Prince
Prince and The Revolution perform on stage at Ahoy, Rotterdam, Netherlands, 17th August 1986. Rob Verhorst—Redferns/Getty Images

Prince's Band Reunites on the Anniversary of His Death: 'It Was Like Losing a Brother'

Apr 20, 2017

Exactly one year after the death of Prince, the late singer's band has reunited to play at Paisley Park.

For The Revolution, Prince's backing band in the 1980s, coming back together and playing a small spring tour through the U.S. is a way to cope with the surprise death of their former leading man.

"When we heard the news, the first thing I thought of was the band," Lisa Coleman, keyboardist for the band, told TIME. "It was like losing a brother. When one brother dies, you call all your brothers."

Back at Paisley Park — Prince's compound in Chanhassen, Minn. that is hosting the four-day Celebration 2017 in his honor that started Thursday — The Revolution will kick off a U.S. tour that includes stops in Chicago, Washington D.C., New York and Los Angeles.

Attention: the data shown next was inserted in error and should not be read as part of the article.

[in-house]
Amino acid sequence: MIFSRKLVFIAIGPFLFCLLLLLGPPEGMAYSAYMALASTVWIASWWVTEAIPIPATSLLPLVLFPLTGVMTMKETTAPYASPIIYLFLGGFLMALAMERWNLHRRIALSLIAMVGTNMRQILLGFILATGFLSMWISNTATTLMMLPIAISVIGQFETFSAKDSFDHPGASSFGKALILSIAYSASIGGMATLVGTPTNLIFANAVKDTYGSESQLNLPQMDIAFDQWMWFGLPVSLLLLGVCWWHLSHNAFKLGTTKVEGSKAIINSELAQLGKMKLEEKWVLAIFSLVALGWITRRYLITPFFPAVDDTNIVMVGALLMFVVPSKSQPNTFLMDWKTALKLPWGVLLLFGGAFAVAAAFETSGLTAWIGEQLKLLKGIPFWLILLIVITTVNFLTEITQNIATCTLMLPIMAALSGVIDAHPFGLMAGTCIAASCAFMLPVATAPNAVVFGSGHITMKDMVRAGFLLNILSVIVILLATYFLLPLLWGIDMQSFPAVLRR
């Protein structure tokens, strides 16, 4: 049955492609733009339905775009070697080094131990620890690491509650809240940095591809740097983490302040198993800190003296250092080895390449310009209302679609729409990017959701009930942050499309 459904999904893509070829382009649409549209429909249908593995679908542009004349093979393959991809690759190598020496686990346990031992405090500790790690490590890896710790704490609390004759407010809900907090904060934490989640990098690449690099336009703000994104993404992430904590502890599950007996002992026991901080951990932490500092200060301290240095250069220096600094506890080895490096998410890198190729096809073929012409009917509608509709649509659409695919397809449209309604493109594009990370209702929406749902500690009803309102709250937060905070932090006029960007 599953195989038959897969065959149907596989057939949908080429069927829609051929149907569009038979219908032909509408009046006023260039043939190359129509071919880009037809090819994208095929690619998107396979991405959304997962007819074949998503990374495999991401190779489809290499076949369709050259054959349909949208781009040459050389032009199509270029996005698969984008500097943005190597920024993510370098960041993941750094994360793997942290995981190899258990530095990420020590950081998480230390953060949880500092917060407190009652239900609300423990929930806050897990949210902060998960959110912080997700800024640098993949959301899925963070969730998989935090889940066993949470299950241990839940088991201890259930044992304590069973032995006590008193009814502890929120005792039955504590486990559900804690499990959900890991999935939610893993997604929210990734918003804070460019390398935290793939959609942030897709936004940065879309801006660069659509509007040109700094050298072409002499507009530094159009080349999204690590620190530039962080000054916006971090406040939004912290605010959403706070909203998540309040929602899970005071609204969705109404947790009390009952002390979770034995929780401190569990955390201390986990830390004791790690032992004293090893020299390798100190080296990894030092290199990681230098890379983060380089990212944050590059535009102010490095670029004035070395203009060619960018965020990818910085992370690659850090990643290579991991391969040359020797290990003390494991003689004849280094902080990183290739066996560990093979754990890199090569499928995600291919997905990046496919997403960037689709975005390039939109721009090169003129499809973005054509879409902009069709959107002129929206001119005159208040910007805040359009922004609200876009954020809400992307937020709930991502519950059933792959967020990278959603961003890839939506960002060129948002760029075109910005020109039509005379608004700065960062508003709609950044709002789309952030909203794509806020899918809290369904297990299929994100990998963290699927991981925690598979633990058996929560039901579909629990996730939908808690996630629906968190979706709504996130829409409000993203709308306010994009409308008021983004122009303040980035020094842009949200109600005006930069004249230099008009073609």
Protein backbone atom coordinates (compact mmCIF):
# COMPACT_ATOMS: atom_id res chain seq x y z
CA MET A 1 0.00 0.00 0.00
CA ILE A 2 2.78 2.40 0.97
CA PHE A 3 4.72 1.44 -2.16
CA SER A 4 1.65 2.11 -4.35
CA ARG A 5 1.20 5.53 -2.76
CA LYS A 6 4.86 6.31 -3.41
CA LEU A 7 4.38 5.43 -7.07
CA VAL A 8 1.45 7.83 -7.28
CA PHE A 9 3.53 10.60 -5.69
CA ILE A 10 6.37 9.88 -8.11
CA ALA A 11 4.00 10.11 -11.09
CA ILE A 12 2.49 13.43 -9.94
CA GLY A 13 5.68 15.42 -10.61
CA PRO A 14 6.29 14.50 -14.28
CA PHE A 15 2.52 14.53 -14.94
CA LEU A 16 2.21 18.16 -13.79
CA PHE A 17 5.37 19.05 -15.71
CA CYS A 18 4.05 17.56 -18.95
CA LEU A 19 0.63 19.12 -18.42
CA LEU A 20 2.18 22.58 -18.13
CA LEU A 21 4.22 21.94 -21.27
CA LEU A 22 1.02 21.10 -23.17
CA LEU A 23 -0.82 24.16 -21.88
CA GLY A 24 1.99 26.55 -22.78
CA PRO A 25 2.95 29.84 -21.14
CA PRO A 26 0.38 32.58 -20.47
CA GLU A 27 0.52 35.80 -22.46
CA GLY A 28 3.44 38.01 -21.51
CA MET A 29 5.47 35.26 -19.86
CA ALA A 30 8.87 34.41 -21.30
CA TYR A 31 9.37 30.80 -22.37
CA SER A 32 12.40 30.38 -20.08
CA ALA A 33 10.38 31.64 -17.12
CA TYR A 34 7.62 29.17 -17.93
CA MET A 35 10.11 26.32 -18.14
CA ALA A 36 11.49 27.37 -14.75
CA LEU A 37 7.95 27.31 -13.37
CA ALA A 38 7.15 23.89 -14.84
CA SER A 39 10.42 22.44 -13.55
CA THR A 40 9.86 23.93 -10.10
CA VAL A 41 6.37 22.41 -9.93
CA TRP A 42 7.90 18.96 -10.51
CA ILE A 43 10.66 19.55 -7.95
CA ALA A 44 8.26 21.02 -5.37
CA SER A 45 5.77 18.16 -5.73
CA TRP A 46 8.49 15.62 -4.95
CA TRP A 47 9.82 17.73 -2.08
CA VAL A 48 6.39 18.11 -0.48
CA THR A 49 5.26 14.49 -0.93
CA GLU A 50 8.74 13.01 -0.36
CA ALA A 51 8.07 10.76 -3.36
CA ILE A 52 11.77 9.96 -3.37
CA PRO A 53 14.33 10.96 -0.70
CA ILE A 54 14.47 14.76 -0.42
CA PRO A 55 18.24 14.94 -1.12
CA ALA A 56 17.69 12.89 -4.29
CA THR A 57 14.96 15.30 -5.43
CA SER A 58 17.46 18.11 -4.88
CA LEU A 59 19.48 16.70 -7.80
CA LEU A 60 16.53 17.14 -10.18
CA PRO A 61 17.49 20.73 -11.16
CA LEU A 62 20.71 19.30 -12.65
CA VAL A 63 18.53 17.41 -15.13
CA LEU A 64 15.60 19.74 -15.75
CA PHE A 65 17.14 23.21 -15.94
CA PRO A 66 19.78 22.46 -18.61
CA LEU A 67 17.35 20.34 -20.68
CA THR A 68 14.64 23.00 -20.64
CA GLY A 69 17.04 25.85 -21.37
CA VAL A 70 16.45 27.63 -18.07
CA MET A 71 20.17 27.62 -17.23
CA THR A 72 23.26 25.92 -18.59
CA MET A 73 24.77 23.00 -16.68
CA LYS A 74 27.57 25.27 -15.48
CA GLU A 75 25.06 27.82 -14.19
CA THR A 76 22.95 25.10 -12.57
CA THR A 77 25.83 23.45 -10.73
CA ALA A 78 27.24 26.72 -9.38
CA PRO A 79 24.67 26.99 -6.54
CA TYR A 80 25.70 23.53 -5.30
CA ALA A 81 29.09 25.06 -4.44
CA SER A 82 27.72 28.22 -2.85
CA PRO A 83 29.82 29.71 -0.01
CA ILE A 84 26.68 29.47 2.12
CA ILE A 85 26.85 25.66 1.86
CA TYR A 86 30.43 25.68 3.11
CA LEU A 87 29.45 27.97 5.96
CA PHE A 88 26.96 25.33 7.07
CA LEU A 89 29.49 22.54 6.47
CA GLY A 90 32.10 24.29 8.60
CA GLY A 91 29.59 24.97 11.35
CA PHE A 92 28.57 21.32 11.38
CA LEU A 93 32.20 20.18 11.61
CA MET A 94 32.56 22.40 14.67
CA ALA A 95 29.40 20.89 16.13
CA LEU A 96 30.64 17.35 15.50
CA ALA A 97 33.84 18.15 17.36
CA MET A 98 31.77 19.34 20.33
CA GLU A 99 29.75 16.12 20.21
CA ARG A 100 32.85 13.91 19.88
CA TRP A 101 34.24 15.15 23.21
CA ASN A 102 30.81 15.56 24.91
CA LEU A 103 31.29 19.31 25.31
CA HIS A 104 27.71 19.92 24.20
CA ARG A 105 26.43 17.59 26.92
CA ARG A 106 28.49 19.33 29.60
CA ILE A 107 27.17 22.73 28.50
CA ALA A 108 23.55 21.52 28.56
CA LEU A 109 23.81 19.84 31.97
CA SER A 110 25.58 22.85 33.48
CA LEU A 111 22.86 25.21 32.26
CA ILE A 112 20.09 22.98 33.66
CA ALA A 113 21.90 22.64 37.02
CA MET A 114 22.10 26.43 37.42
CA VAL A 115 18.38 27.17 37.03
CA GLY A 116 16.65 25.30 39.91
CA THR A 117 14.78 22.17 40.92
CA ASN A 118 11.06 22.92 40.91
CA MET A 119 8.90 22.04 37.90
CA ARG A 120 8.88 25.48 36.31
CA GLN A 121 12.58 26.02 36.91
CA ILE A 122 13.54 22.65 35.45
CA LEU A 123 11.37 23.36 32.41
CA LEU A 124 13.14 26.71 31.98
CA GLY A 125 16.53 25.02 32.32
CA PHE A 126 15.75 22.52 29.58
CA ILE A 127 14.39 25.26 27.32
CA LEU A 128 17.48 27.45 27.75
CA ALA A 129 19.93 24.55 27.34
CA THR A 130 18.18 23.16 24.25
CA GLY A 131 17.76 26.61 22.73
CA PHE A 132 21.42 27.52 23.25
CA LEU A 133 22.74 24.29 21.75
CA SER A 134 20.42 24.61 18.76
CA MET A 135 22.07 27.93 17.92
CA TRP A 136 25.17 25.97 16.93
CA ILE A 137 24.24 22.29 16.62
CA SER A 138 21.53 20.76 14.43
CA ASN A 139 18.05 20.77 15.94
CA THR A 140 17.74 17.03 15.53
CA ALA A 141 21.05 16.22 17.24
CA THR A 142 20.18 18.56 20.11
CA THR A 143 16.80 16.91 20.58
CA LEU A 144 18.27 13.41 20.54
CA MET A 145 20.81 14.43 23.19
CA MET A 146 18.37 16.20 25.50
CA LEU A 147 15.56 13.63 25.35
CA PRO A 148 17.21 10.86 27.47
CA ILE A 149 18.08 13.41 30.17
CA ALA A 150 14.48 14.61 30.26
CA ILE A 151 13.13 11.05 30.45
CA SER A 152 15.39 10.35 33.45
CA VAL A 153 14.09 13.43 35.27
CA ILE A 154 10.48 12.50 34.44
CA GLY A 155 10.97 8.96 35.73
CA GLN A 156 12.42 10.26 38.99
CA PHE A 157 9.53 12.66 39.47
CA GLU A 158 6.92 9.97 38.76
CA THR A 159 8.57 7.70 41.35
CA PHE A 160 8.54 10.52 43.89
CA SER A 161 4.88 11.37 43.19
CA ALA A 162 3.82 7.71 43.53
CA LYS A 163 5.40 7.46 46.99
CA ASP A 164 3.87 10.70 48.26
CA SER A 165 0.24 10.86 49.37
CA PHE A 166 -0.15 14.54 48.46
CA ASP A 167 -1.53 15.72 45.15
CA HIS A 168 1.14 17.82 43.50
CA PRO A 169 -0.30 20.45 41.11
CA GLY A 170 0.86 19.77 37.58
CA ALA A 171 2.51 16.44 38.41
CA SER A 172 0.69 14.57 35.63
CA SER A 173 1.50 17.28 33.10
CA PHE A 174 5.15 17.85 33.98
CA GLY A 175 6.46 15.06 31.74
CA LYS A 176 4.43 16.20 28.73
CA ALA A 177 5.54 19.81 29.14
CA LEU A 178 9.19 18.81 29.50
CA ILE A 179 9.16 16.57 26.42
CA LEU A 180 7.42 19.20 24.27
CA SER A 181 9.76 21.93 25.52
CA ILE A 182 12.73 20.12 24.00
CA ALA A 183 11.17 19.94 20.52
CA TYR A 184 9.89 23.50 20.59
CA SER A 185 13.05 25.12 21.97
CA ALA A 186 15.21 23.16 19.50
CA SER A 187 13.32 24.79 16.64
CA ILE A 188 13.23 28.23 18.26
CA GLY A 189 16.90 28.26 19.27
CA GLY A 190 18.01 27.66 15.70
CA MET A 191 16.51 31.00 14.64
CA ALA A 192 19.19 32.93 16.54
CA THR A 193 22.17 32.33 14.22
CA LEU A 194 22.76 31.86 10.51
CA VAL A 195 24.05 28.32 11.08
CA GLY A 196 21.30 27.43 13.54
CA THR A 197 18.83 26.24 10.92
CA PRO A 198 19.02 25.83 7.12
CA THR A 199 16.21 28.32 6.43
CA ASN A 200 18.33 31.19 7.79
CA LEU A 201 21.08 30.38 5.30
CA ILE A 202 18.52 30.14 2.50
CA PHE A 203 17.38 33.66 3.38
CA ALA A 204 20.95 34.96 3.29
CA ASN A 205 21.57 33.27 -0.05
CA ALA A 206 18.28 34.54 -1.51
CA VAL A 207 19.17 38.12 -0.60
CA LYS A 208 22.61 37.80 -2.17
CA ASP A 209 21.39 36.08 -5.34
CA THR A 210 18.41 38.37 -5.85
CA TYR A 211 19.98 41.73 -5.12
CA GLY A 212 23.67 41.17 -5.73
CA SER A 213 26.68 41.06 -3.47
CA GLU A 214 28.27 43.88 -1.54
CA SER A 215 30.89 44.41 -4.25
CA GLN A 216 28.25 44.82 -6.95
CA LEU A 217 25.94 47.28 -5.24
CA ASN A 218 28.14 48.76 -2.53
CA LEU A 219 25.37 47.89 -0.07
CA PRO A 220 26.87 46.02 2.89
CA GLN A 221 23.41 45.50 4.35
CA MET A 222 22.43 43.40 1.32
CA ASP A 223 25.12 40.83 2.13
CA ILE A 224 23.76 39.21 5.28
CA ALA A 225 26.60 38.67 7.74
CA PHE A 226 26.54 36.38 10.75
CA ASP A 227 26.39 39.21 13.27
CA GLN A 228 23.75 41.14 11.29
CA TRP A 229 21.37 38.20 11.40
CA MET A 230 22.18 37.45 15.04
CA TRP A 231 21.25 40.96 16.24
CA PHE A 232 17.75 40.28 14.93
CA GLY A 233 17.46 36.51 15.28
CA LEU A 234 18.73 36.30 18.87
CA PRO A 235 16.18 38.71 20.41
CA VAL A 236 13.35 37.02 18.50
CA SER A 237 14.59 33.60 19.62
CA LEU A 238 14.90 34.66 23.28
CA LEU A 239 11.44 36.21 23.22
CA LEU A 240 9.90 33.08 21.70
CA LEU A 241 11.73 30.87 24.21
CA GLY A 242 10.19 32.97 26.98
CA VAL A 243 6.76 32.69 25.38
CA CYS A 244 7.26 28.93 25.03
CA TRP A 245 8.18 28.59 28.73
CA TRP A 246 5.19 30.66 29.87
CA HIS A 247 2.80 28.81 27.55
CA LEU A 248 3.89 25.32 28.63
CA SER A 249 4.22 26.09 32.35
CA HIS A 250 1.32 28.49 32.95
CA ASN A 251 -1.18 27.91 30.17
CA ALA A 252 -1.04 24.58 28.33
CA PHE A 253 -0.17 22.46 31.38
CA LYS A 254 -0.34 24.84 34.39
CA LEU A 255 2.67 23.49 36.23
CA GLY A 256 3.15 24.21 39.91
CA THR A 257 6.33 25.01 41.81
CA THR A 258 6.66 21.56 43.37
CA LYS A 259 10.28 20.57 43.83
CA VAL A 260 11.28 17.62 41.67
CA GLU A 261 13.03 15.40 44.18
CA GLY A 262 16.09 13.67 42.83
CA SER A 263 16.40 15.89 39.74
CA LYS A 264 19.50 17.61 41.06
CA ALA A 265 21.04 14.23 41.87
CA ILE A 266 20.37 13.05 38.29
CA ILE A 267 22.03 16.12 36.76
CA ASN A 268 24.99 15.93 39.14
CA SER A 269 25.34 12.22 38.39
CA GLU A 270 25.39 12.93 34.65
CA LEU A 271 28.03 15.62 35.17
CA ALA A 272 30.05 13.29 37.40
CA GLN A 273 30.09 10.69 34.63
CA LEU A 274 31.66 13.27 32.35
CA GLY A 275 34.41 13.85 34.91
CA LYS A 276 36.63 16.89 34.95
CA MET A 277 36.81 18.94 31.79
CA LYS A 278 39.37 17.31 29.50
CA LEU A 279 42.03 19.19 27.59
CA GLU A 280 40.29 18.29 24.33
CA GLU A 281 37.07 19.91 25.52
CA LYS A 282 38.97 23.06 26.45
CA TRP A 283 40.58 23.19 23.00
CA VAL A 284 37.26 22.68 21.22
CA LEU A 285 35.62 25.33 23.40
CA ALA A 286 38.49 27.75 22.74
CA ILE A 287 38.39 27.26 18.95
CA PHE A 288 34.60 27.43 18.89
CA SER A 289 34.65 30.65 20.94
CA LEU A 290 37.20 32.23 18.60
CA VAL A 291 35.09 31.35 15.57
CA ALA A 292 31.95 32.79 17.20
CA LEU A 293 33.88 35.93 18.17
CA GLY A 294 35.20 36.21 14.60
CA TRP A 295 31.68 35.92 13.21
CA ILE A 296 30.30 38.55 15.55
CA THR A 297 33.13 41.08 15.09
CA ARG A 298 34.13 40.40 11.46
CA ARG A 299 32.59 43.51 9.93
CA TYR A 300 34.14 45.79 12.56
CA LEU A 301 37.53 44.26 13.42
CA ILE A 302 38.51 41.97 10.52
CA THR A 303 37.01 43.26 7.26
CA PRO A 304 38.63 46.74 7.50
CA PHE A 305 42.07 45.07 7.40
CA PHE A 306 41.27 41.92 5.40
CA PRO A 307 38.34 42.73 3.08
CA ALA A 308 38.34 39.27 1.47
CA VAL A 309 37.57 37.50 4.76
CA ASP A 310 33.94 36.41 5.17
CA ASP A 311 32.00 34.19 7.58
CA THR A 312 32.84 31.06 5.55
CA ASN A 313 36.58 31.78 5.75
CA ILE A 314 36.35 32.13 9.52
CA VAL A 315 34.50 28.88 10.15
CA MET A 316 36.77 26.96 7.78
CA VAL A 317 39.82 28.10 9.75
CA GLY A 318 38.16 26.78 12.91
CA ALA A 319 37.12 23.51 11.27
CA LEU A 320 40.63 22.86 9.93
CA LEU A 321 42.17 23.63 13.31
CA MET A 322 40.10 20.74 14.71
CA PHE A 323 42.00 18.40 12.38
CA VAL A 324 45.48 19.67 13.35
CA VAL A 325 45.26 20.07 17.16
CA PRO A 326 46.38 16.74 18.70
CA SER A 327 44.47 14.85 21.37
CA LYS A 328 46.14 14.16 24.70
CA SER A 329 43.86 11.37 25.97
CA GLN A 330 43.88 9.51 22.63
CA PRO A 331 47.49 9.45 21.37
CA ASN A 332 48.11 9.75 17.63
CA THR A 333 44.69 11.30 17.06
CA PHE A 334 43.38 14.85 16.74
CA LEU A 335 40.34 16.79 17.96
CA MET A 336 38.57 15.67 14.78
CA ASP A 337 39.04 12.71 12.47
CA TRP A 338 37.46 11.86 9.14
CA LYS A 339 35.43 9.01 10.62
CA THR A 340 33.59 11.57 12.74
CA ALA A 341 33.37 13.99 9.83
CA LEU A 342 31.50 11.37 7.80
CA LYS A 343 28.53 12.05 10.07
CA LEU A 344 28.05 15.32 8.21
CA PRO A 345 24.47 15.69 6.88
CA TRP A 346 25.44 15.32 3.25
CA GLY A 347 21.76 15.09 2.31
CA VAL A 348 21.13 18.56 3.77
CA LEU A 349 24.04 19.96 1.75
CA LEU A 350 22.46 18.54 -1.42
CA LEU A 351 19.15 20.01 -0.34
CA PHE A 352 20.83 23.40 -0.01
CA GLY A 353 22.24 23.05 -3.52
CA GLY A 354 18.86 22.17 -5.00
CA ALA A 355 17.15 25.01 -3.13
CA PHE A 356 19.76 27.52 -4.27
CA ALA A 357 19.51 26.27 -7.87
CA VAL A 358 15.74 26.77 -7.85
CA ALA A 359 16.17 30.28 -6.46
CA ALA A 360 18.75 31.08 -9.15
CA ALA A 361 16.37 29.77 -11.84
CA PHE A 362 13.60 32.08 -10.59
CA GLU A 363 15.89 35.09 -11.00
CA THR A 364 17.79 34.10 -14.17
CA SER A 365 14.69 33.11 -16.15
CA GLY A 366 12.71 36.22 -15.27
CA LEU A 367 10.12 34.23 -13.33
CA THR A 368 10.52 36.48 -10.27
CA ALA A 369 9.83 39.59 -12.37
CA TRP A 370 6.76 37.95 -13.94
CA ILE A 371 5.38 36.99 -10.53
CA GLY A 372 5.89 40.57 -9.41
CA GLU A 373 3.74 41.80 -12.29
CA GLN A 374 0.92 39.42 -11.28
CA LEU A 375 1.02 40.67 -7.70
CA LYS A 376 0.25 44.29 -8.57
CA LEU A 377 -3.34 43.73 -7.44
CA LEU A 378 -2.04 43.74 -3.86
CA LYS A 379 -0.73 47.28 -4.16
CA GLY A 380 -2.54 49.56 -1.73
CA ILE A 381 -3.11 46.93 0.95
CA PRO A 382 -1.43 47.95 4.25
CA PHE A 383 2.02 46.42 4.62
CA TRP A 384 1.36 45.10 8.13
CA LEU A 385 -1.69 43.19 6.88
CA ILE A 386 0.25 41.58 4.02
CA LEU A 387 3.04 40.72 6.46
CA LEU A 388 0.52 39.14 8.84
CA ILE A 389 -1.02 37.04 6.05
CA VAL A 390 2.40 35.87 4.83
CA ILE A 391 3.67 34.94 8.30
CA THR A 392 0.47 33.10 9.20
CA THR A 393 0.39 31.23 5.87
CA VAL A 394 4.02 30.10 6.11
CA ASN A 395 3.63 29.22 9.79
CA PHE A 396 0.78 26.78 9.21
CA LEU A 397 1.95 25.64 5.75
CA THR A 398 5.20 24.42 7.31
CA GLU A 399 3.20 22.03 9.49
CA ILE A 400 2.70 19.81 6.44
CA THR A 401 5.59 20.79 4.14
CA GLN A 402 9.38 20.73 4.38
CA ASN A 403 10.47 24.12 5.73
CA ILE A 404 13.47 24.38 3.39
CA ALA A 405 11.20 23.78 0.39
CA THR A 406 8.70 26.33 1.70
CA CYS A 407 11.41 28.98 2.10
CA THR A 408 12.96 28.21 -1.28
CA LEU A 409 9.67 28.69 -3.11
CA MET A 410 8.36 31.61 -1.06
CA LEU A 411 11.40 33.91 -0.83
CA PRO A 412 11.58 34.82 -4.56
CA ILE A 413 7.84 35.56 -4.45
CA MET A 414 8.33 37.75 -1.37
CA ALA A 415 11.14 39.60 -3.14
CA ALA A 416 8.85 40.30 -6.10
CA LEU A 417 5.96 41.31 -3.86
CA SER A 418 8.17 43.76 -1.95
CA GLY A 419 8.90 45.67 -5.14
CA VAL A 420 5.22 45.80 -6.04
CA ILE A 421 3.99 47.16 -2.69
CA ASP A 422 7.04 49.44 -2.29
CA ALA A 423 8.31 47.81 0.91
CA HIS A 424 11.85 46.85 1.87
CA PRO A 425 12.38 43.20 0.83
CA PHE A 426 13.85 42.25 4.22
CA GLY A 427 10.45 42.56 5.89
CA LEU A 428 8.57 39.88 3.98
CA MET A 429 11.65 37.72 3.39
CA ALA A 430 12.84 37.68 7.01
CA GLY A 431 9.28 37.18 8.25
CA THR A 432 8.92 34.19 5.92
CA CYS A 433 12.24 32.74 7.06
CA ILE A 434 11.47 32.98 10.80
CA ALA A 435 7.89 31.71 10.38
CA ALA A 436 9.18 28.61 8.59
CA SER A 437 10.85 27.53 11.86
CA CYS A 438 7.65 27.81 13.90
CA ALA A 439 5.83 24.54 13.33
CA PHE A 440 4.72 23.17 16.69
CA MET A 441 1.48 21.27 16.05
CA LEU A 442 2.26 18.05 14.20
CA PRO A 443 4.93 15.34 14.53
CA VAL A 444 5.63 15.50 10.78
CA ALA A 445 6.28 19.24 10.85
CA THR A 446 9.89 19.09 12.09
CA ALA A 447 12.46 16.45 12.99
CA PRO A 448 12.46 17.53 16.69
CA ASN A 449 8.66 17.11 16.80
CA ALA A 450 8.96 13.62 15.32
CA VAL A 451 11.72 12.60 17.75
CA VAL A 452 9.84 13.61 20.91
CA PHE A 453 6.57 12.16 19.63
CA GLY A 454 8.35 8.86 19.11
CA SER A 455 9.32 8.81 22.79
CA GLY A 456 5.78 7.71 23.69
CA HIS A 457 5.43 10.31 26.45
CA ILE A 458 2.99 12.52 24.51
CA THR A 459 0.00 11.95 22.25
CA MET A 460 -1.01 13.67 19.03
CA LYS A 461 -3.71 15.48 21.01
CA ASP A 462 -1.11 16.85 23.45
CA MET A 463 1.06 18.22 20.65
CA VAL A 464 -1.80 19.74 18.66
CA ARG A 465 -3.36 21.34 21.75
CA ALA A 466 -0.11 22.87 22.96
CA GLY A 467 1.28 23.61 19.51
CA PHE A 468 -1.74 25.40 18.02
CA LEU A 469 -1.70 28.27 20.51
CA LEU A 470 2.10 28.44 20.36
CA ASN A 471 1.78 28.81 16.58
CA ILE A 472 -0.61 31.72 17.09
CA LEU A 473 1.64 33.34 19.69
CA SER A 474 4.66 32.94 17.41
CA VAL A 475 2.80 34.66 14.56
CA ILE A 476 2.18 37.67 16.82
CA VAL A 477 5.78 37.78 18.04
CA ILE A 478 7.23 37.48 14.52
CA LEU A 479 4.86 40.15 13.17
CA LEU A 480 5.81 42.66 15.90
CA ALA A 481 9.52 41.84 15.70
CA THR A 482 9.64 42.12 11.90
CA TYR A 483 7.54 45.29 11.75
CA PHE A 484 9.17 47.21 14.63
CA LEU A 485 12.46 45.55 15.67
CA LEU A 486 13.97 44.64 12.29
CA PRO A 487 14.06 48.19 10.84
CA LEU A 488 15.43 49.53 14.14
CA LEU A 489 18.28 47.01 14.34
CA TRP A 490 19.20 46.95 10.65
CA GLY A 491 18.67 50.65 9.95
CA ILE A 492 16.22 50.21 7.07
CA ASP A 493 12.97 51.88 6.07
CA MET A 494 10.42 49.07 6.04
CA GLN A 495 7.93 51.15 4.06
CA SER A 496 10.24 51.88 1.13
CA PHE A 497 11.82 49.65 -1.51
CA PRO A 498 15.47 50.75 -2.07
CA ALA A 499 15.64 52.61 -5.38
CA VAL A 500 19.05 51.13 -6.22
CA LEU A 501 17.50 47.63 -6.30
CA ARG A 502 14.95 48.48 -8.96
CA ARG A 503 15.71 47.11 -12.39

The emotional weight of returning to Prince's home to play on the one year anniversary of his death was not lost on Coleman, who said the enthusiasm from fans is what has kept her going. Coleman will be joined by The Revolution guitarist Wendy Melvoin, bassist BrownMark, keyboardist Matt Fink and drummer Bobby Z.

"It's almost too hard to go there on the anniversary of his death. Just to be there, it's almost too difficult," Coleman said. "We were starting to feel kind of stressed out about it."

The Revolution first reunited in September, playing three sold-out shows at the First Avenue nightclub in Minneapolis. Coleman said each night from the gig was "a little evolution." After the last show, the band members cried in each others' arms backstage.

“We waited a long time to play," she said. "It was too hard to play at first — we just had to be together and talk about what happened. We would talk, try to play, get choked up."

But Prince's fans have welcomed seeing The Revolution play live, which inspired the band to continue.

"Maybe we could help heal each other by getting together and singing some songs," Coleman said. "It's kind of a therapy for us right now."

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